5. I had a successful adipose stem cell treatment in March for an OA knee. I just returned from biking in the tetons.

    1. Does there need to be a standard approved process to collect and process stem cells, yes. There is already is.

    2. Is the FDA the right agency to monitor, hell no.

    3. Is big pharma interfering with the use of stem cells, they dam well are.

    4. Mayo is just starting trials for all this, they are 5 years behind.

    5. My next treatment with be a cultured expanded version of adipose stem cell. If I have to go outside the country I will be mad as hell.

  6. You’ll have to leave the country for this sort of treatment, Terry if you live in the U$A. The FDA consider the expansion of your stem cells by way of culturing them to be tantamount to creating a drug. Sorry. But if you’ve got the cash, more power to you. I wish you well.

  7. My issue with calling ‘STEM CELLS’ a ‘drug’ is the inability to realistically evaluate them in the classic ‘drug’ sense.

    If I as a research entity, wish to develop a true ‘drug’, it can be patented. Making the massive investment in ‘drug’ evaluation reasonable. I don’t WANT any Stem cell related entity to be patentable, because of the massive implications concerning their global use and ultimate cost. I DO want there to be good solid standards and I absolutely DO want there to be solid research backing them.

    But for a physician or group of physicians to do research on them as a ‘drug’ how would you go about it? The research of their use and BEST use would be easy, but ADSCs by definition, are going to be procured from each individual (at least as we are discussing them) and will be enzymatically treated, expanded, and reinjected. Where is the ‘drug’ in this? I understand the definition per the FDA, but this is the problem and why I believe so many people are doing an end run around the FDA, on this issue. There is nothing clear about how this could be a drug, other than a definition which makes no reasonable sense. As soon as the research came out, everyone would be doing it.

    Minimal manipulation is a junk term. My minimal might be your maximal. But this is still not the main issue. It is , that if there was absolute solid evidence that ADSCs could treat a disorder with good solid results, and do it safely… how would it be a drug? It would still simply be a physician taking fat, ezymatically treating it, perhaps expanding it, then reinjecting. There is nothing in this sequence which will allow the type of ‘research’ required concerning FDA ‘drug’ approval requirements.

    I don’t want to come across as anti-research. In fact, I am absolutely PRO-research and standards. However, the FDA needs to completely revamp their view on this issue and come up with a different protocol for biologics. If I were to invest the money to ‘prove’ the ADSCs I obtained were safe and effective, everyone would still be able to jump on my work and use it, because there is nothing about it, which is specific to ME or MY PROTOCOL. It would simply be to ‘prove’ that what is being done is OK with the FDA. (I am not a ADSC user, this is just an example.)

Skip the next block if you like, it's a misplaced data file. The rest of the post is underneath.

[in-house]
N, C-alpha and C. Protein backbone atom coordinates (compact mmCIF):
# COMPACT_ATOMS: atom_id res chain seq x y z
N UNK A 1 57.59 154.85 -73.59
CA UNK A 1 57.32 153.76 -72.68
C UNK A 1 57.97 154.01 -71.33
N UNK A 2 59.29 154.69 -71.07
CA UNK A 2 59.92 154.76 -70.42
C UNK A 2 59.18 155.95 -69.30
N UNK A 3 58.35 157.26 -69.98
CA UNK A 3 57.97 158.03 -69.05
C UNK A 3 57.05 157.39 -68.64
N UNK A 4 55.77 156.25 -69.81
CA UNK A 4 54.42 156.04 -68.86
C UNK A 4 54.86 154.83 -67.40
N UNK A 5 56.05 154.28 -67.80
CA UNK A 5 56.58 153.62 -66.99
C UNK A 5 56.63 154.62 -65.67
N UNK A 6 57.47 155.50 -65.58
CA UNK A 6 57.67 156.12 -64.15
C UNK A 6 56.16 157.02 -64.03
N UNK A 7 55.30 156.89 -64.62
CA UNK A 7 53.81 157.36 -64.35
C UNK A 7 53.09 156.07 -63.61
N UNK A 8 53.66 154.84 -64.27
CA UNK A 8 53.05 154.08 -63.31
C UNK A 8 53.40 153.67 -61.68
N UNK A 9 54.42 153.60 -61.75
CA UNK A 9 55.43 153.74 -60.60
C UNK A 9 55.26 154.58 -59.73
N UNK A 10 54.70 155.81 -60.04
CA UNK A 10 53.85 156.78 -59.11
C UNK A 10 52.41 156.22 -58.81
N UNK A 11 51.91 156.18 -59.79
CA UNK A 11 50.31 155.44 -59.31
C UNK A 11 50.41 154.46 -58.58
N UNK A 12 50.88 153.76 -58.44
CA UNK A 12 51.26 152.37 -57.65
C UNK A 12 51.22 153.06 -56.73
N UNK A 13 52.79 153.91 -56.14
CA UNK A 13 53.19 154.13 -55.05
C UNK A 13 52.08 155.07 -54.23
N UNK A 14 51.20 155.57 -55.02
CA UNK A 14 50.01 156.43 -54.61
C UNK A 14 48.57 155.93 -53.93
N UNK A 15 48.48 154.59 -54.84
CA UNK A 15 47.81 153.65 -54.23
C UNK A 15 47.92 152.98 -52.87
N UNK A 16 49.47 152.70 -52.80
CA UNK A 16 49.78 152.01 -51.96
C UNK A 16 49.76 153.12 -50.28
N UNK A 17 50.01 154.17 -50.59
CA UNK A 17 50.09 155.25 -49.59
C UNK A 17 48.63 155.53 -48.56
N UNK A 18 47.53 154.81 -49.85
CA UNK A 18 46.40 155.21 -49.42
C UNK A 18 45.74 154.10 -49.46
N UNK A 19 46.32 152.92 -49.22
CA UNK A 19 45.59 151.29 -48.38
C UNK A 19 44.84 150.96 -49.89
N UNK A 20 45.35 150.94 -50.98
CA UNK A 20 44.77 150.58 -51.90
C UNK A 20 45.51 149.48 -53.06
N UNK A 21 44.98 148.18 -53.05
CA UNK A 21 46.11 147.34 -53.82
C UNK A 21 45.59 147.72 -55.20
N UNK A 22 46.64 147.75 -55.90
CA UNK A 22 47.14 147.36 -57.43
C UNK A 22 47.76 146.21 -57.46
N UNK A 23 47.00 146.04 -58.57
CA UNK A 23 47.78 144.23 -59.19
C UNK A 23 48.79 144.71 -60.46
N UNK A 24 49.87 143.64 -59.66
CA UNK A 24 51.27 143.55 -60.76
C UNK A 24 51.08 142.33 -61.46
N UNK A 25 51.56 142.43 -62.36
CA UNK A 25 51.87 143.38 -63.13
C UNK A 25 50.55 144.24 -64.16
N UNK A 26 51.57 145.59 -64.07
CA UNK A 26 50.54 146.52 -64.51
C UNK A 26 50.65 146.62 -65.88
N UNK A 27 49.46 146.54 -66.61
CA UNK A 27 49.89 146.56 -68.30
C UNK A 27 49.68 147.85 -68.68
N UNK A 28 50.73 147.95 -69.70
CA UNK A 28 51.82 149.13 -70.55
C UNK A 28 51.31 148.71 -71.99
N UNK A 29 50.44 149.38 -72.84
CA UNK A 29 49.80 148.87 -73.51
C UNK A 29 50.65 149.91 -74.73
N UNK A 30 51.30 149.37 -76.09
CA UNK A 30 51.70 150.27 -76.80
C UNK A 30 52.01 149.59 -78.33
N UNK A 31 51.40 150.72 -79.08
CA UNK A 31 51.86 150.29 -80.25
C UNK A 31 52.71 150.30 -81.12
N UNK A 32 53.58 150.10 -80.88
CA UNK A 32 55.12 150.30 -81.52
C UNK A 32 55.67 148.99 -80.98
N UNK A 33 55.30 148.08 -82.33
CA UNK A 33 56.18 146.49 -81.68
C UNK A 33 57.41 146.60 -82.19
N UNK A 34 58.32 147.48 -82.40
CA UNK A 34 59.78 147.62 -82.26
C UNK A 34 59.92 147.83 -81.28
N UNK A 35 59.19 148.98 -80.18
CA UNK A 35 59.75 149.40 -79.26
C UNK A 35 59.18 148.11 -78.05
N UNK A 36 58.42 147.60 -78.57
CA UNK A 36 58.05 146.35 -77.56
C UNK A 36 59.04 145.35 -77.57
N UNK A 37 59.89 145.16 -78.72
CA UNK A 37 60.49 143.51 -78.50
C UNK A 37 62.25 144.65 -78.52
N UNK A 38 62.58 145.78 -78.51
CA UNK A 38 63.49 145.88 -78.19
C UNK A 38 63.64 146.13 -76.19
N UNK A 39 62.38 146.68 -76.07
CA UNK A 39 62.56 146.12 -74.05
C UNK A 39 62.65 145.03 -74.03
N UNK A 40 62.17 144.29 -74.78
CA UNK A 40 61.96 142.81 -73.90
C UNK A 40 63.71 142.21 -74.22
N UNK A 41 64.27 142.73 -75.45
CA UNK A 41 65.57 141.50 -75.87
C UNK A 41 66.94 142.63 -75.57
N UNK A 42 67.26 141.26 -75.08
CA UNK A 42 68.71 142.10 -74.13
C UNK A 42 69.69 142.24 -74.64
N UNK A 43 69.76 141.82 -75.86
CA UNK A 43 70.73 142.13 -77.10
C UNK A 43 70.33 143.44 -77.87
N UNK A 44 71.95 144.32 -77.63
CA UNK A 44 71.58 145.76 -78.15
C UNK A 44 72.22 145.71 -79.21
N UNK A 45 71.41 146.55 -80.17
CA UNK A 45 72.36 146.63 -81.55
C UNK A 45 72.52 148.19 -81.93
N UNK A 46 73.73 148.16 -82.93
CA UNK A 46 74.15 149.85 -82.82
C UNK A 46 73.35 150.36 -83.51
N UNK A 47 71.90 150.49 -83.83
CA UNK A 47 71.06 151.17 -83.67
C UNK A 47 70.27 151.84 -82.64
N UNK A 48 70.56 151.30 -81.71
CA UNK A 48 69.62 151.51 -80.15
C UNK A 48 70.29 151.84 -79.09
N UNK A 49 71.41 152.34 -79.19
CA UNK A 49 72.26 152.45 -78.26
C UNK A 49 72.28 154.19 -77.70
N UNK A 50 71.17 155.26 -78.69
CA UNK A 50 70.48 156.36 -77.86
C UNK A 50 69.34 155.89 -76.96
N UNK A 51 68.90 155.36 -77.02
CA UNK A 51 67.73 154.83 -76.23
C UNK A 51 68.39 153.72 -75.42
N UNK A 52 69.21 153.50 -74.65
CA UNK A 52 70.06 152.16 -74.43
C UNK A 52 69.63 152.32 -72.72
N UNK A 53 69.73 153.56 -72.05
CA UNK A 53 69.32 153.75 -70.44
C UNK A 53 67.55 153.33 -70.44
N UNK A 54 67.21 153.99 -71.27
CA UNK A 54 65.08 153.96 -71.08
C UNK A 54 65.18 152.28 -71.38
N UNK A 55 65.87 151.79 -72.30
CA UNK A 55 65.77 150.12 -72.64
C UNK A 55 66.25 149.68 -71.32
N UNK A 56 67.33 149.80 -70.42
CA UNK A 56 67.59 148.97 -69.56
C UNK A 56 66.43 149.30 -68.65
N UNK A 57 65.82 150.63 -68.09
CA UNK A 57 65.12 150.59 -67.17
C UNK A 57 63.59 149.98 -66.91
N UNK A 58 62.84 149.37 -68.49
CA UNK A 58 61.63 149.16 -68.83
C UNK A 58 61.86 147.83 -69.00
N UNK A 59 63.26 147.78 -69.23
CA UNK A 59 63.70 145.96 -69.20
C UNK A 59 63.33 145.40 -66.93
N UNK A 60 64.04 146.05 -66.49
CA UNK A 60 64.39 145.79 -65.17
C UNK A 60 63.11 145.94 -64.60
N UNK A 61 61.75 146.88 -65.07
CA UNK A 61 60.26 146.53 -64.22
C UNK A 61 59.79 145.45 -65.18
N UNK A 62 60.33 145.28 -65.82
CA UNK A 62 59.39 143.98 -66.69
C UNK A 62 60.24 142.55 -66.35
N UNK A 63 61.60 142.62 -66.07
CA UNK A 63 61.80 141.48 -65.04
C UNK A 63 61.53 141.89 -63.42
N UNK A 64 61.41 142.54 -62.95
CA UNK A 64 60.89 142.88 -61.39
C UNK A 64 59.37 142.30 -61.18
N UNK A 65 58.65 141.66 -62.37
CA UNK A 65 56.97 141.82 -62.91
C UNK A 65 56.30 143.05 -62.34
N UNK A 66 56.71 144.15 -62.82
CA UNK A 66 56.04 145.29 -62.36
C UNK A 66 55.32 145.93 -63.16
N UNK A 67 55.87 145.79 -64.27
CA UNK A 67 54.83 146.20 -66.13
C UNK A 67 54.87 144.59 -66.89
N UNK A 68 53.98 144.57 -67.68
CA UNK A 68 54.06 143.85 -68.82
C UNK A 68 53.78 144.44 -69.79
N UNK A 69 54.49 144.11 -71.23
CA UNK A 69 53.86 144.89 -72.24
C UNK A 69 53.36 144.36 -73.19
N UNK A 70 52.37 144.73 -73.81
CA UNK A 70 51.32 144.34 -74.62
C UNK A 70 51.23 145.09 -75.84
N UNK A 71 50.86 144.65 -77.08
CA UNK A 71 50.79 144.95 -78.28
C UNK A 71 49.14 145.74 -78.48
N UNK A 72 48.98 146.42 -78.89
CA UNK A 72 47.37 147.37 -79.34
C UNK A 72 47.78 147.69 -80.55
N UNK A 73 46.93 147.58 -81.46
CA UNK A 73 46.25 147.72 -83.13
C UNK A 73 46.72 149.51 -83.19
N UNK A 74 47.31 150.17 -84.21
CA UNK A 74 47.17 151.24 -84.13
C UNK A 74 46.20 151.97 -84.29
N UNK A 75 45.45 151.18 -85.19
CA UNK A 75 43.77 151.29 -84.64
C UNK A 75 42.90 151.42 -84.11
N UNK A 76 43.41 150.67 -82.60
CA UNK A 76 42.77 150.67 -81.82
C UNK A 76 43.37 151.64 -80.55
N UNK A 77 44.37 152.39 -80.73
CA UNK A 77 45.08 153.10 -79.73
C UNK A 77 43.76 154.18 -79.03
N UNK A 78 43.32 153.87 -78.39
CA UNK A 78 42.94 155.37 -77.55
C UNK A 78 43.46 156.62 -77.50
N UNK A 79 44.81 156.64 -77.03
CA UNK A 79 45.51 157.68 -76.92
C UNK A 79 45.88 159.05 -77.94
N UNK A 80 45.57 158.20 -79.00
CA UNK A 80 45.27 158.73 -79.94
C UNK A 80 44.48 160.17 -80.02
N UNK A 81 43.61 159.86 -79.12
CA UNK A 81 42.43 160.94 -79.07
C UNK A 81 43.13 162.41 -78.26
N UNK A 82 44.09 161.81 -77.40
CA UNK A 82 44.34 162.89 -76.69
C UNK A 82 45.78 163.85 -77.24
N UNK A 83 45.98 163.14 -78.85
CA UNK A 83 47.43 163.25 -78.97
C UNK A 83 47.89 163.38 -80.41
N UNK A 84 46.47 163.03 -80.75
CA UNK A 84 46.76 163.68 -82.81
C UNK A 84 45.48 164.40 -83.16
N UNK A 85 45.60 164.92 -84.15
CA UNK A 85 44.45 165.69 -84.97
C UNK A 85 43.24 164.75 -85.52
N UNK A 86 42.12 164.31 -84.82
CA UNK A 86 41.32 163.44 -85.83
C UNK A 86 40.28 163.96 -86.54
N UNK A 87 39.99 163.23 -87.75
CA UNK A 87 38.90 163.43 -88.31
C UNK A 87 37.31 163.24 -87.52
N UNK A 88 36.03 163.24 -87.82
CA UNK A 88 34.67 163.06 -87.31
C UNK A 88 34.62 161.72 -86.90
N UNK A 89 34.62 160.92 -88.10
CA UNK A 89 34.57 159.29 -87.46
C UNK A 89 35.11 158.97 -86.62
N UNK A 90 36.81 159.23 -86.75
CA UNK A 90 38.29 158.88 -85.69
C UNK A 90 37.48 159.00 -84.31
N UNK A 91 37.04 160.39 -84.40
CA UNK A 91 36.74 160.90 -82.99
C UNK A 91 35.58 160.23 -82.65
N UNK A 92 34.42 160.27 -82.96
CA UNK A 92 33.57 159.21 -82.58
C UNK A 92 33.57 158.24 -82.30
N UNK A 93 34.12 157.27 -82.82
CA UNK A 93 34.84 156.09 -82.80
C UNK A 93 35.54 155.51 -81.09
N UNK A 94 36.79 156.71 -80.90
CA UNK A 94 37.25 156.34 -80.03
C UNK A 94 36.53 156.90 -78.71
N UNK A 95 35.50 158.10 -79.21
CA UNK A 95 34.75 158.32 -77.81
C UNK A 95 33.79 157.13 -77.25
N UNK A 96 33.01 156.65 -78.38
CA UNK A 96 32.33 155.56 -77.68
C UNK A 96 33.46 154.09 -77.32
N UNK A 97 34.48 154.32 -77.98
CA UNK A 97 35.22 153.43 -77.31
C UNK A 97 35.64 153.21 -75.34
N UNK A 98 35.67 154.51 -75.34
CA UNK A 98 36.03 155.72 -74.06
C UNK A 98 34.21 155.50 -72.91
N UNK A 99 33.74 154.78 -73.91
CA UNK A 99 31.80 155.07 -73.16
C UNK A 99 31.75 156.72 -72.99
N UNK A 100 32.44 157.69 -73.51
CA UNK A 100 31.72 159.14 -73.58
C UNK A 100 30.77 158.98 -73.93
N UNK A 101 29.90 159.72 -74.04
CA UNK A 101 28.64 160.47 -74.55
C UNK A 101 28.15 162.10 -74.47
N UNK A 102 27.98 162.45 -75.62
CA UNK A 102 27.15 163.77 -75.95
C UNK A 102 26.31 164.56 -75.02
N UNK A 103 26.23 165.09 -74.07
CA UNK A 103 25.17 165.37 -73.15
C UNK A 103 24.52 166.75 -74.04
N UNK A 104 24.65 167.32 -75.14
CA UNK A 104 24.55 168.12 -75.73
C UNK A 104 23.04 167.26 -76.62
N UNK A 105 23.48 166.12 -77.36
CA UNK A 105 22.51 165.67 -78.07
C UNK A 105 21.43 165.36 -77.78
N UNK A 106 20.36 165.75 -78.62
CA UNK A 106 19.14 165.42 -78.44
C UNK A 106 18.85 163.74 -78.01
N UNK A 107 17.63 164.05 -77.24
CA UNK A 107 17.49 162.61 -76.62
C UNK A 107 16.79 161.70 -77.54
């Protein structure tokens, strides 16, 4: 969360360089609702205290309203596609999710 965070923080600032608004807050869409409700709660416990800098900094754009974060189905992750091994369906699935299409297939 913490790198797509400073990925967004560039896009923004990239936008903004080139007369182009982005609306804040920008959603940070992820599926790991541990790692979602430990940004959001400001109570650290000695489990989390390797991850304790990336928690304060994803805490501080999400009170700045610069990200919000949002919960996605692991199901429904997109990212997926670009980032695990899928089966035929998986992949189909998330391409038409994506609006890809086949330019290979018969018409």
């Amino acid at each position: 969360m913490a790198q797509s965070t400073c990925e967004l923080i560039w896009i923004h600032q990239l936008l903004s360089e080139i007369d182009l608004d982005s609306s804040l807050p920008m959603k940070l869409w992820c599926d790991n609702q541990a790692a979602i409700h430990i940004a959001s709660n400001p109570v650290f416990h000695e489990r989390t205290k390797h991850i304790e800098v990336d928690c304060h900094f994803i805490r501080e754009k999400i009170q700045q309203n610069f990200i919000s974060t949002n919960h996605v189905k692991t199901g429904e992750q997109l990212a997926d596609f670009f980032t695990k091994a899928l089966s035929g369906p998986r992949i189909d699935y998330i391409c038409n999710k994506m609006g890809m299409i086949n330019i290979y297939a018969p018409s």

It also isn’t a financial issue, although that IS the major hindrance to research in this field, I believe. Since there is nothing to ‘patent’ thereby protecting the research investment, there is little reason for people to do the research. I don’t like this fact, but I believe it is why so little research exists and that which does, is of very poor quality. Recently there are a few studies which hold up to some reasonable standards. But still, these are just ‘does this work’or ‘is this safe’ type studies.

  8. So, another round of comment. Shane, every drug/material/fluid/substance used in medical treatment has potential complications and adverse effects. To somehow believe that this is not true for injection of autologous insterstitial fat cells or bone marrow is simply just foolish.
    Steroid injection has potential risk, however, used judicially and properly (1-2 injections per year in the same site), the risks are low, and are certainly less than the risks of surgery, or perhaps even less than the daily ingestion of NSAIDS.
    Injection of autologous tissue also has risks. Infection, adverse reaction, tissue damage can all occur. We also have reports of soft tissue tumors developing with stem cell injection into tissue(not joints).
    My main issue is the snake oil marketing of these treatments to patients who are easily swayed by sports heroes and celebrities who help promote unproven and unsubstantiated claims of efficacy for treatments that cost 10-100 times more than well studied and time oroven FDA approved treatments for the same condition.
    I read the literature. I follow the stem cell industry and PRP literature. Show me one research study that shows clearly improved results for the treatment of arthritis or even tendinitis with stem cells or PRP. At best they show improvement over placebo, and do not show benefit as compared to corticosteroid. None show regression of disease.
    I think it is criminal to advertise that these non-approved treatments are allowed to continue, though I suppose the government is no more responsible for controlling it than they were with the snake oil salesmen of the 19th century.
    Paul Schwartz MD